THE TWO WORLD WARS saw numbers of British non-naval vessels called up for service.
Many fishing trawlers and drifters were turned into mine-sweepers, patrolling British ports.
The laying of moored mines by the Germans was relentless, as was the searching and destruction of them. In a two-week period between 15 and 31 December 1916 in the Falmouth area, 89 were destroyed.
The 145-ton trawler St Ives H11 was requisitioned on 3 March, 1915, converted into an auxiliary patrol vessel and entered naval service in May, designated 1192.
HM Trawler St Ives helped in salvaging the ss Keltier on 11 and 12 December, 1916. The crew would have received a share of the salvage award, once it had been sorted out with the insurers.
Then she struck a mine laid by UC17 somewhere in Falmouth Bay, with the loss of the commanding officer and 10 ratings.
Over the years, divers have searched for the St Ives. It took a while to find the Falmouth Commodore’s notification to the Admiralty in the national archive. It read: “Regret to report trawler 1192 St Ives blown up by mine two miles WSW of St Anthony Falmouth.”
St Anthony Point, with its lighthouse, is on the eastern side of the entrance to Falmouth harbour and is often used as a reference point. The area two miles WSW consists of coarse sand and was dredged for scallops for many years, so any remains would have been known, either as foul ground or where things had been trawled up.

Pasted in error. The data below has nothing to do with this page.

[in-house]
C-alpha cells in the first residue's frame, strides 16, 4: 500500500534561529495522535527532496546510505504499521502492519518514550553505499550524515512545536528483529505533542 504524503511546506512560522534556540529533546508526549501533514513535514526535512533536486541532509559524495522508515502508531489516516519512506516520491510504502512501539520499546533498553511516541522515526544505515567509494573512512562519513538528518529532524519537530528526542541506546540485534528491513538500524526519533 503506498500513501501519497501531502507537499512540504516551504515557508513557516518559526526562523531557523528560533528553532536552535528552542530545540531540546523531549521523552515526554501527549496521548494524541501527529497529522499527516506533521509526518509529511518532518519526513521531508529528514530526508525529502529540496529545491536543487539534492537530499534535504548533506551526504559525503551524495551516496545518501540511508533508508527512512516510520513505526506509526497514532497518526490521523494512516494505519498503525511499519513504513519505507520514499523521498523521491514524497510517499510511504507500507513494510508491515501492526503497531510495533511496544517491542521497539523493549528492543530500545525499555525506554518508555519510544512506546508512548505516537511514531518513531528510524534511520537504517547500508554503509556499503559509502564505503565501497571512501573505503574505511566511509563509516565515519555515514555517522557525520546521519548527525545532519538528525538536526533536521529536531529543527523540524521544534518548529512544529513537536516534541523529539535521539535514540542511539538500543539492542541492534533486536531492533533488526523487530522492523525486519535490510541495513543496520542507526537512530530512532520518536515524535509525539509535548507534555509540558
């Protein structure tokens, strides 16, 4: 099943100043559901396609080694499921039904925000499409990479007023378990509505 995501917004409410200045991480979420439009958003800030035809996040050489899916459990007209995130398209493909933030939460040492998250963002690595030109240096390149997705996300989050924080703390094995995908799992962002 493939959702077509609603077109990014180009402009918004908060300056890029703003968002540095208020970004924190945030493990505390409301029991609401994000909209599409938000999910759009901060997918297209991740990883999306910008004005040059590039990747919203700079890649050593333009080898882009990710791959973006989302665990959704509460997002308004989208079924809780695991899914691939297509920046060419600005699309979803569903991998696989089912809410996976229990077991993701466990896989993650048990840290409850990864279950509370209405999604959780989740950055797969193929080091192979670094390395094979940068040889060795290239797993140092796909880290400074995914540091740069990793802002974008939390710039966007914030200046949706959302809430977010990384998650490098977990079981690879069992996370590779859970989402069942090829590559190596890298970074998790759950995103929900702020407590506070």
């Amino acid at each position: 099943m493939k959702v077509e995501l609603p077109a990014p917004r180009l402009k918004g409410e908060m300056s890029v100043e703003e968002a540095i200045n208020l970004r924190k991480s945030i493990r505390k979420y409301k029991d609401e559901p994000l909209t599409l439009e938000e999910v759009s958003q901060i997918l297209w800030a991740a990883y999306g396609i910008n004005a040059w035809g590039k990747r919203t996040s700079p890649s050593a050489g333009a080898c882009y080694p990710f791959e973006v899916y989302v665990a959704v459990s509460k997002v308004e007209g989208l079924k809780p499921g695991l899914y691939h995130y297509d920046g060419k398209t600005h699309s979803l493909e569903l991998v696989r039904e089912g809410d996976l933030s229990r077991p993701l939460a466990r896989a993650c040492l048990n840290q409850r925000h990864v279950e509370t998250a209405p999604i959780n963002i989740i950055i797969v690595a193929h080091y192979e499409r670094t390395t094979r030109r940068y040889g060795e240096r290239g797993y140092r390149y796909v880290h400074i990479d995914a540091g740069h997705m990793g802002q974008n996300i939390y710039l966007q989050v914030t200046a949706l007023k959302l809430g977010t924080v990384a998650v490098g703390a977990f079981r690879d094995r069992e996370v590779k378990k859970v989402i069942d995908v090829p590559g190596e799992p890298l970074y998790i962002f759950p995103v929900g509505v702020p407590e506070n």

Eventually, after much diving in that area, I found 12 cast-iron blocks. Around 30cm on each side and 10cm thick they seemed too big for ballast, which has to be movable, yet too few in number for cargo. What could they be?
Eventually someone who knew about old steam trawlers provided a plausible answer. When a trawler had a steam-engine and boiler fitted towards the stern, the weight would cause the bow to rise.
A vessel the size of the St Ives would need around 12 tons to compensate for this – the approximate weight of the blocks.
Then a local ex-diver told me a story about another wreck in the area, an oil-tanker called the Caroni Rivers.
Built in 1928 and weighing a hefty 7807 tons, she had left Falmouth Harbour for sea trials on 20 January, 1940, following repair work. Heading into the freshly mine-swept Falmouth Bay, she hit a mine laid by U-34.
All 55 people on board were rescued but attempts to tow the Caroni Rivers back to port failed and she sank.
Sections lay very close to the surface but the big wreck spent most of the war with buoys attached in the centre of the shipping lane into Falmouth Harbour.
In 1948, the 7450-ton Marlene was badly damaged when she hit the wreck, so the following year HMS Caldy cleared the area to a depth of 17m.
Within the flattened remains of the Caroni Rivers, the ex-diver said, lay parts of a small boiler, rumoured to be from an old steam trawler or tug. He thought this vessel had sunk while helping with salvage work on the tanker – but that a bronze deck-gun had been removed from it back in the 1960s, and sold for scrap.
The only armed trawler unaccounted for in Falmouth Bay was the St Ives – but she had reportedly sunk nearly two miles away.